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Re: curses vs non-ASCII

>>> [...] I am somewhat surprised if netbsd-4 really behaved like that
>> It does in my tests.  [...]
> Please make sure we are talking about the same things.  It seems like
> old curses simply throw whatever it got onto the screen.

That's the impression I got too.  Conveniently - at least, conveniently
for me in this particular case - that produces the behaviour I want.

> Terminals are not supposed to print something for non-printable
> characters, it is arguably a bug if they do.

However, treating them as printable in curses is probably wrong,
because after printing one curses will have an incorrect idea of the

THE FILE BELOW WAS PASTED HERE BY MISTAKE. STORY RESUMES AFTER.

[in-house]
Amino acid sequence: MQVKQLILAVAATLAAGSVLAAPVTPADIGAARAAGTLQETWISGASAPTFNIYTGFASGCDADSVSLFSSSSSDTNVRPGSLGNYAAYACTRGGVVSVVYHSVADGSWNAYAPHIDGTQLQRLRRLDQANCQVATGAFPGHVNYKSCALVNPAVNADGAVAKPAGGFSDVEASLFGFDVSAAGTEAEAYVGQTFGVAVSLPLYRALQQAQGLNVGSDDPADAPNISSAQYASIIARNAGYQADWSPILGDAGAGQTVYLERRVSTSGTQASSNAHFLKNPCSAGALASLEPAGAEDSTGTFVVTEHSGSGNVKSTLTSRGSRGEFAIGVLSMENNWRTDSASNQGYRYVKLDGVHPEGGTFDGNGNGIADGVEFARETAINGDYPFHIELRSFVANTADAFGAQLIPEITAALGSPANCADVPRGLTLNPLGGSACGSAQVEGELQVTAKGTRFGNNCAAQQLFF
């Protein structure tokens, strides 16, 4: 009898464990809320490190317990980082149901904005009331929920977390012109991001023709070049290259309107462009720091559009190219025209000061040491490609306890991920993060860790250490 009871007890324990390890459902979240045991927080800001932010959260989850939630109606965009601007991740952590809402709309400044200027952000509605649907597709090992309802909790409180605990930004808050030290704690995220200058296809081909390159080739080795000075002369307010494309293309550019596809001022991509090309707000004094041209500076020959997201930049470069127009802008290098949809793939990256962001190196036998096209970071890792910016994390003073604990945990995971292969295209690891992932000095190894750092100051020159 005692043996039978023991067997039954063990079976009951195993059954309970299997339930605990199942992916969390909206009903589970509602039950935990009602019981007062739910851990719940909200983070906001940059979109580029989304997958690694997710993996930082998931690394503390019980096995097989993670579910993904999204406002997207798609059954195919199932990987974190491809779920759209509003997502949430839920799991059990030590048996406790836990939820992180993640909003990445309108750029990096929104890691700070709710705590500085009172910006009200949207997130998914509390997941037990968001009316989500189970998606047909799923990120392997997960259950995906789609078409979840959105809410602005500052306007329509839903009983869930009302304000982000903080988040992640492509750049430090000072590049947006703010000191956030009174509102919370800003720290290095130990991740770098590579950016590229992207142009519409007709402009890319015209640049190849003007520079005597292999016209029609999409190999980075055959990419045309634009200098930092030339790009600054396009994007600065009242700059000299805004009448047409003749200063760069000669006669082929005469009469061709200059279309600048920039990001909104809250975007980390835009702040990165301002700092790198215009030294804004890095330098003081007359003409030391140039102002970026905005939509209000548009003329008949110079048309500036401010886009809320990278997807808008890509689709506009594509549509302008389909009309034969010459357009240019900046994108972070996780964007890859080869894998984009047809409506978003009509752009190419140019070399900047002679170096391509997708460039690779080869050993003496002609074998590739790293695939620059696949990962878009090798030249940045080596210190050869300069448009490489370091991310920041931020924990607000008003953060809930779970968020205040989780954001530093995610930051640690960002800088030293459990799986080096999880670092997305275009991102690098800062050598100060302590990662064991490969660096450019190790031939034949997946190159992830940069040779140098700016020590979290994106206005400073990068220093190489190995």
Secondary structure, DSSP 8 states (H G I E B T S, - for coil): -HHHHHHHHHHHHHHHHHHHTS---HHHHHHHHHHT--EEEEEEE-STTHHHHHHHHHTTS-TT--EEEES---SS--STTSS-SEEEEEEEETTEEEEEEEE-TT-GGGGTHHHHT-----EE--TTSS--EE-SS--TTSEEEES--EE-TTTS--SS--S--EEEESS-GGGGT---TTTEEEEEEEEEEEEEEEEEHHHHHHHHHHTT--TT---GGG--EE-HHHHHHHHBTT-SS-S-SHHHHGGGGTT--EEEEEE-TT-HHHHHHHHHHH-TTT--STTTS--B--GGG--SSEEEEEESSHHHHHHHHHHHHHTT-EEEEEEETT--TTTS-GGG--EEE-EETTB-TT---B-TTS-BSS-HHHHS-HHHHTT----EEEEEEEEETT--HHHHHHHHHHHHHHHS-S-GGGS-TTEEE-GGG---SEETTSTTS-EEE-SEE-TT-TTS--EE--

cursor position - especially if the character printed is taken as
something akin to a control character by the terminal.

Presumably things like this are why curses grew i18n awareness, and in
general that's probably a Good Thing - but when it's this hard to get
the old behaviour back, I consider it to have gone too far.

>>>> [...], by default, the 5.2 curses not only drops the non-ASCII
>>>> octet, but sometimes eats the following octet as well.  Even
>>>> without any setlocale().
>>> Test case, please.
>> I know I saw [something like this happen].  But I can't make it
>> happen in a test program, and I no longer have the source for the
>> version I saw it in.  [...will try to reproduce it...]
> Just trying to rule out accidently setting UTF8, which would show
> this kind of behavior...

Yes, UTF-8 was the first thing I thought of when I saw the behaviour
too.  I didn't investigate in great detail; I was more concerned with
making it go away than I was with exploring the envelope of the

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